Or maybe just pissed off at it.
I’d like to share an exchange I recently had with a Storyfix reader. I think it speaks for a silent constituency out there, those to fall into either of the categories defined above.
But don’t be scared. Don’t be angry. Structure loves you. Structure wants to liberate you from frustration, it promises to set you free. It might just get you published. When you marry it to your muse and embrace it with your inner literary genius, miracles ensue.
Because you see, structure is inevitable. You can’t escape it. It’s not even a story until structure gets in the game. Even when you think you’ve eluded it, perhaps conquered it through the sheer force of your lyric writing voice, after you’re beaten your story into submission with a deliberate obliviousness to it… when the story finally works, structure will be there. Uninvited, silently liberating your frustrated self.
It will be why it works.
Because story structure is synomymous with effective storytelling. Structure is the vehicle for all things artistic about a story: dramatic tension, pace, empathy for the hero, a vicarious experience, and emotional Epiphany, a window into truth. They are all born on the wings of structure.
I just read your latest blog installment and the comments left by those that “get it”. I am left wondering what the hell is wrong with me? I purchased your book, Story Structure – Demystified when it came out and everytime I read it I just become overwhelmed and I don’t understand why. I actually have physical symptoms of the shoulders creeping up to my neck until cramping starts, a sheer sign of that nasty “s” word, stress, and it is curtains from there.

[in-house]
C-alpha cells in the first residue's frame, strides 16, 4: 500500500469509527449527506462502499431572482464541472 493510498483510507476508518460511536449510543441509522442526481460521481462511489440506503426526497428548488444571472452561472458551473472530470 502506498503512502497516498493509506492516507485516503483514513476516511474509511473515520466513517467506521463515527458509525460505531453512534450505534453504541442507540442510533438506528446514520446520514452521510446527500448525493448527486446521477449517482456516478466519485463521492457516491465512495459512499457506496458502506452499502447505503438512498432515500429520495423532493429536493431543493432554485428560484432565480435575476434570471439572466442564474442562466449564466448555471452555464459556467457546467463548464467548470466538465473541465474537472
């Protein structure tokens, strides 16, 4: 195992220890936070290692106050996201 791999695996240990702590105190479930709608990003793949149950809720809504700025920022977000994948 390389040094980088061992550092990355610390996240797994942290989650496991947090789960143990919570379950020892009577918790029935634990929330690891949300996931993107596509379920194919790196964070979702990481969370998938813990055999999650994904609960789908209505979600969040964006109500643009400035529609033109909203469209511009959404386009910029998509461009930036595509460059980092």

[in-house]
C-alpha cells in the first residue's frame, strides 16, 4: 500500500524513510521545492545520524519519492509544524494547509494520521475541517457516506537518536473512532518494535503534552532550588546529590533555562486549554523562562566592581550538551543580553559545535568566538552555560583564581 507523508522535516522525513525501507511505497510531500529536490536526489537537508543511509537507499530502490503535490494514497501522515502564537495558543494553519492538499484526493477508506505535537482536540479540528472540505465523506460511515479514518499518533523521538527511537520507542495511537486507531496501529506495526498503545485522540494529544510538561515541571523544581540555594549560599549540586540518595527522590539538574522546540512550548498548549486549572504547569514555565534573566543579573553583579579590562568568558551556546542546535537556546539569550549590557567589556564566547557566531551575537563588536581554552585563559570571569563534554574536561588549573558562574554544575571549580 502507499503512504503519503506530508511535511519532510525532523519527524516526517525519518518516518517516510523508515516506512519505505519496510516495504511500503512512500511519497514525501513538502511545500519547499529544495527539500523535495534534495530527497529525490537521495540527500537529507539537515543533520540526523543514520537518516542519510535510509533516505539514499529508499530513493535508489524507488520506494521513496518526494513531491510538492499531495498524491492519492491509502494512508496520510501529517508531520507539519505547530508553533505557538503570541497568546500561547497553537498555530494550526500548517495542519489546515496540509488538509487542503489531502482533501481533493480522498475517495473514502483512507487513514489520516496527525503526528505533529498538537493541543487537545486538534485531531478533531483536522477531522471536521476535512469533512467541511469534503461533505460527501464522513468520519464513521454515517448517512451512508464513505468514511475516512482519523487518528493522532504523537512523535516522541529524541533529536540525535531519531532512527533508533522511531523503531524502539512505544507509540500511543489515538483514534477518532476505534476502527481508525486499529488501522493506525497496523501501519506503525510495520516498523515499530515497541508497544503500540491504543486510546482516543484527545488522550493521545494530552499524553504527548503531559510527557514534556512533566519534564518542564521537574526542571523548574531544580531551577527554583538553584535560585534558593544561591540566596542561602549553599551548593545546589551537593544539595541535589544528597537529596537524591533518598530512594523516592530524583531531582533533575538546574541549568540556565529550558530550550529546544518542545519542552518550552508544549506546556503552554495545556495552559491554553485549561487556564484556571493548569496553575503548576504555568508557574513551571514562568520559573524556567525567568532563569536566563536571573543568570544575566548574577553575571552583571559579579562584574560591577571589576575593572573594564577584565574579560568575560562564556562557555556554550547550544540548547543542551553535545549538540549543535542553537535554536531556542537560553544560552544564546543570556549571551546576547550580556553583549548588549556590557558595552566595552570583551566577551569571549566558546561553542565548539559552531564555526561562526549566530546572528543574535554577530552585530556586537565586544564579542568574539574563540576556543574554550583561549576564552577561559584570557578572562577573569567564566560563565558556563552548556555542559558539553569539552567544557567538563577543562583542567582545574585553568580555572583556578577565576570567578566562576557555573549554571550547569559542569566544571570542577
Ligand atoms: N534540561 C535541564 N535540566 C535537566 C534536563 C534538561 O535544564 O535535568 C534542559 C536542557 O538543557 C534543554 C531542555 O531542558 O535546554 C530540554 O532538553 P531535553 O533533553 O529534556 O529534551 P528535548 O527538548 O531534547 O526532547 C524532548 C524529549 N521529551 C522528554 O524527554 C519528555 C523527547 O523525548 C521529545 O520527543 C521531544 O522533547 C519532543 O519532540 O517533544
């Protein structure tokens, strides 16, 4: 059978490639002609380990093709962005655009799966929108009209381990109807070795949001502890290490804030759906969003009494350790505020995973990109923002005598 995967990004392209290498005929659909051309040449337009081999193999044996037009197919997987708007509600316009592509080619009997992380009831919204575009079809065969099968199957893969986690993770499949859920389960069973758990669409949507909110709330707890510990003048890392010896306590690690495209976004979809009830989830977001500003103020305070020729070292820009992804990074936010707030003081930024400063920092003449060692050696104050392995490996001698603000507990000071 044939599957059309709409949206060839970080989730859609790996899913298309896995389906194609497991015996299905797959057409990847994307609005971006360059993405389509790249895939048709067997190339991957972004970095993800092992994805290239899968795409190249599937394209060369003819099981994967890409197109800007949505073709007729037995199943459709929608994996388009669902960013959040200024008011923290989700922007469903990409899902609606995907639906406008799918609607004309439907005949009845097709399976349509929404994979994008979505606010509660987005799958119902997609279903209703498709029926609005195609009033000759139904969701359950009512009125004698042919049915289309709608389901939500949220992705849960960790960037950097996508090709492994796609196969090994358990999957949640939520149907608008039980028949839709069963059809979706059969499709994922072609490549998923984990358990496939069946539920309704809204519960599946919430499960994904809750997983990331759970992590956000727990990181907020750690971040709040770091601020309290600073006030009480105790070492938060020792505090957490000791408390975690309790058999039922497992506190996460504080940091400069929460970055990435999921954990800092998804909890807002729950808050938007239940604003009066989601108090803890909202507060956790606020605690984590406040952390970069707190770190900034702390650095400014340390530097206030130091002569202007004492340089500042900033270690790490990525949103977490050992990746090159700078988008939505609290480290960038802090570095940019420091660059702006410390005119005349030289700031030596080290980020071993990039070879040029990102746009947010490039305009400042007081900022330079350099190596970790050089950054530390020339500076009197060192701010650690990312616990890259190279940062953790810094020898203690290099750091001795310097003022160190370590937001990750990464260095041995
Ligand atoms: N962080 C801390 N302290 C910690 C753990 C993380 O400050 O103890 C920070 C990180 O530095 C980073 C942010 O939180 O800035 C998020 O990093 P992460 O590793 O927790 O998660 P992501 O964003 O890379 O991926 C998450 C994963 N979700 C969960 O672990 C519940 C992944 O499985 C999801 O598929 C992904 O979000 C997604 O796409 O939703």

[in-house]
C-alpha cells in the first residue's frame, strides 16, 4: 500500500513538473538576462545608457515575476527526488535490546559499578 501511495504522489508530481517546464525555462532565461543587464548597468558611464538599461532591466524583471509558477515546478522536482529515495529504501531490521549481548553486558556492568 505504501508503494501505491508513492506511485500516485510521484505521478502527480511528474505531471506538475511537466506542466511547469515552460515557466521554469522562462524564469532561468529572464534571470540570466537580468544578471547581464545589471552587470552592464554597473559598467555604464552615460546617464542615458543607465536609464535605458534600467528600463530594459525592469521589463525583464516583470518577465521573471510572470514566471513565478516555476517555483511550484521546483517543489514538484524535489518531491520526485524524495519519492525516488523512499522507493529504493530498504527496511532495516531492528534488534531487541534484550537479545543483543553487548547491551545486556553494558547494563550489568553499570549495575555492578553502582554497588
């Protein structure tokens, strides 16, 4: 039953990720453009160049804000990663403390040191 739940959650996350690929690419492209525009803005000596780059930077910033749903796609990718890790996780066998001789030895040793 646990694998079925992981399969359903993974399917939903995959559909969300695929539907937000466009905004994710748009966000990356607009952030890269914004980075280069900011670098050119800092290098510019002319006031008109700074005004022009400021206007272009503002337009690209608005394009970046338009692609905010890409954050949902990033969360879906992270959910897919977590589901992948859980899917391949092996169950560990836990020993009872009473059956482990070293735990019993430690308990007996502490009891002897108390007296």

I have what I think is a decent story but I can’t figure out how to make it structured the way you’ve written. I have tried bite sized pieces and still I sit with a blinking cursor and blankity, blank curse words stomping around in my head because I’m stuck at go. Obviously your book works, there are too many successful testimonials to attest to this fact. Soooooo…that means it’s gotta be me. I’m so irked with whatever is keeping me from getting the meat of the lesson. I’m not an idiot so that makes this even harder to swallow. Can you help?
Sincerely, Scared in Sarasota.
I feel your pain. This is challenging stuff. so be patient with yourself, nobody totally gets it at first. Here are some thoughts that might bring you closer to getting it.
Structure defins and manages the dramatic arc of your story. Something you absolutely need. You don’t have to make it up, it’s already there, as a theory, as a sequence, waiting to make your story better. You don’t even have to fully understand it — though you’ll want to when you see what it does for you — you just have to apply it.